So, what that means for our strategy is that because Facebook a lot of times we'll be top of [00:15:00] funnel. We have the middle of funnel, bottom of funnel too, but a lot of time is top of funnel traffic. So, we want to do, is that in the paid search campaigns, in the organic search campaigns, we still want to make sure our message is aligned with our overall marketing plan. We still want to make sure that at every customer touchpoint, we are emphasizing that unique selling proposition. Why someone should click through our ad instead of the other. So, the actual strategy is still holistic and still looks at the business as a whole, no matter what changes may be happening in the audiences or the channels. So, we've been seeing that overall for our clients, even though with the changes with Facebook, the overall channel mix is still growing for many clients.
So, another point I wanted to address that you were talking about with the supply chain changes. That's another thing that with our clients that we've been seeing and the important point is that the marketing plan, you know, we put a plan in place. It's not something that's meant to be like, this is set in stone. It has to be continually informed by business decisions, [00:16:00] the environment, you know, what's happening. Again, coming back to that strategy of like, why are we doing this, how is the customer getting to us, and why do they want to choose us, and what does that mean for the plan? So, it's a continually dynamically moving organism.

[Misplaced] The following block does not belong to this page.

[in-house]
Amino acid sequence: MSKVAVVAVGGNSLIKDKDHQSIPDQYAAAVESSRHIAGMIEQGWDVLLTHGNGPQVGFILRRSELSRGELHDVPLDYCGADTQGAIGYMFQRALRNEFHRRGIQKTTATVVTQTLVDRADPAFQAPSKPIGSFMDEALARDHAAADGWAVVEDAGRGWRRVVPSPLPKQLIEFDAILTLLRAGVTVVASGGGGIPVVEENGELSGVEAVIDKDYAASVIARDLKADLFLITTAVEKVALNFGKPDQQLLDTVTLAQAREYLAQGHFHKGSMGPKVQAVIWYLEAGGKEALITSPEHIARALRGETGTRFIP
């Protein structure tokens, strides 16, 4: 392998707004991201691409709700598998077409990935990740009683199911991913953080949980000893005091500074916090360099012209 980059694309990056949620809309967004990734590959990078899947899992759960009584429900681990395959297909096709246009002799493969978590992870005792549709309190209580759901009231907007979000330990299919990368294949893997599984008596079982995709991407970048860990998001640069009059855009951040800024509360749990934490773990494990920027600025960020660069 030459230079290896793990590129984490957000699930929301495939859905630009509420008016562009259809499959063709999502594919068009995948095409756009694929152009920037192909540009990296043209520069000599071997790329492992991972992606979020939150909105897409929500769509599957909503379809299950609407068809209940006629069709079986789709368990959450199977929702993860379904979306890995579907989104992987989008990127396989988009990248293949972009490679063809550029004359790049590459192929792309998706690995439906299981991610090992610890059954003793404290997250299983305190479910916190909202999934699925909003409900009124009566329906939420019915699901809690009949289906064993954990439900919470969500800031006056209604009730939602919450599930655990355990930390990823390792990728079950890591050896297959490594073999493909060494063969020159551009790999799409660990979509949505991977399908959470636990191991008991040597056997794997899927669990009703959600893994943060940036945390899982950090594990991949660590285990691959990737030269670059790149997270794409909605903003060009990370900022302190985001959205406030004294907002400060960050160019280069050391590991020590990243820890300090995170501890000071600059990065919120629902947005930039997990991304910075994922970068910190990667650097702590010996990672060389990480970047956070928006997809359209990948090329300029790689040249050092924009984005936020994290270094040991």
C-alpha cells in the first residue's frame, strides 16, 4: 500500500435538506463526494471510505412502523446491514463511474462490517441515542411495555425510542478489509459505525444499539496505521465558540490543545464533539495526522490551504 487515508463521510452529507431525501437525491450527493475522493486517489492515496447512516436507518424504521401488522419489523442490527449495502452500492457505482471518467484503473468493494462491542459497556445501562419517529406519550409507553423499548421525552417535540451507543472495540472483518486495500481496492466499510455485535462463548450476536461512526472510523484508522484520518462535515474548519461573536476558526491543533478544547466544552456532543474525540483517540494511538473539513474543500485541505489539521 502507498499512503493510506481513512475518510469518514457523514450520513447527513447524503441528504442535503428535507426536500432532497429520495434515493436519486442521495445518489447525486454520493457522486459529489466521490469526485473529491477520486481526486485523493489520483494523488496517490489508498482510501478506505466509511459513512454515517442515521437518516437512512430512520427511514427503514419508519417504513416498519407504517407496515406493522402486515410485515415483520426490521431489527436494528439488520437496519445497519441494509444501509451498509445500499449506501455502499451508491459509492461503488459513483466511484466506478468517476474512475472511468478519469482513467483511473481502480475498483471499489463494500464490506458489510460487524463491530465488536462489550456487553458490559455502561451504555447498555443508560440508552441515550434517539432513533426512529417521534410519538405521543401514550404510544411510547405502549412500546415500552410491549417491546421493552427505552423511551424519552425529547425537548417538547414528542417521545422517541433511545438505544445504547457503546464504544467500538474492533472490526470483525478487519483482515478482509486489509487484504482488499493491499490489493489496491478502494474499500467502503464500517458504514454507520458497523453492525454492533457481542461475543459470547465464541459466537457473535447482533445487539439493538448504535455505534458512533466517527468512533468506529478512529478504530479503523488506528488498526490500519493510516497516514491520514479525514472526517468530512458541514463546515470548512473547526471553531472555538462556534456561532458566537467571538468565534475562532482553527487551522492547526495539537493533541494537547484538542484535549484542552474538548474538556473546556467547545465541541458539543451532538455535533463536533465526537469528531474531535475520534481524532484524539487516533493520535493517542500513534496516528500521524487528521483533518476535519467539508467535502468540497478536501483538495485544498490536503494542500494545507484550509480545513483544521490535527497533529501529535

Erik Martinez: So, I think that's a really important point that the marketing plan is not set in stone. So, in your day-to-day work, if the marketing plan is not set in stone, how often do you guys re-evaluate what's working and what's not working and making adjustments to it? Is it daily? Is it monthly? Is it half a year? What are those timelines that you recommend in this fluid environment?
Vithya Kuckreja: So, there's this balance. There's just like tight rope balance of we can't be, changing the plan every day because then we are not being strategic. Then we're kind of being like knee jerk reaction and being you know, kind of more tactical and not really understanding the why's of the business.
So, we can't change the plan every day, but [00:17:00] we also have to understand that it is fluid and we have to change with the business environment. So, on a day-to-day basis, we are looking at the metrics very closely, all the KPIs, very closely, and then we look at the trends. What is the last 30 days? What is the last 45 days, 90 days, six months?
We start to again, gather those patterns, and say, okay, is there a pattern happening? If there is a pattern happening, do we need to reevaluate the plan? There's no set answer. Each client is a little bit different. For me, what I've found for our clients is sticking to a plan at a minimum for a month.
Just having that 30 days of sticking with that plan. Then observing all the metrics and understanding what the patterns are and then knowing that, okay, maybe we need to tweak something here. Maybe we need to do that. We see that a lot with our paid media campaigns. We need to test the campaign, if we're testing something for four to six weeks at a minimum to really get a read on it, to really get a pattern with it. We work with such wonderful clients that they have all [00:18:00] been really good about going, yeah, let's not make any knee-jerk reactions. Let's really see what's happening and let's see what's going on.
We really work closely with our clients to talk with them, and they talk with us too, about what's going on with their business, and for us, what's going on with the different channels and where the patterns we're seeing and what we think we recommend, and so, it's never a knee jerk like, we're going to change the plan in 24 hour period. There may be times where there's examples, for instance, again, like supply chain issues where, hey, guess what? We are totally out of this product. Let's pull exposure for that product because we're not going to be able to fulfill those orders. Certainly, those are examples of when we need to act really quickly.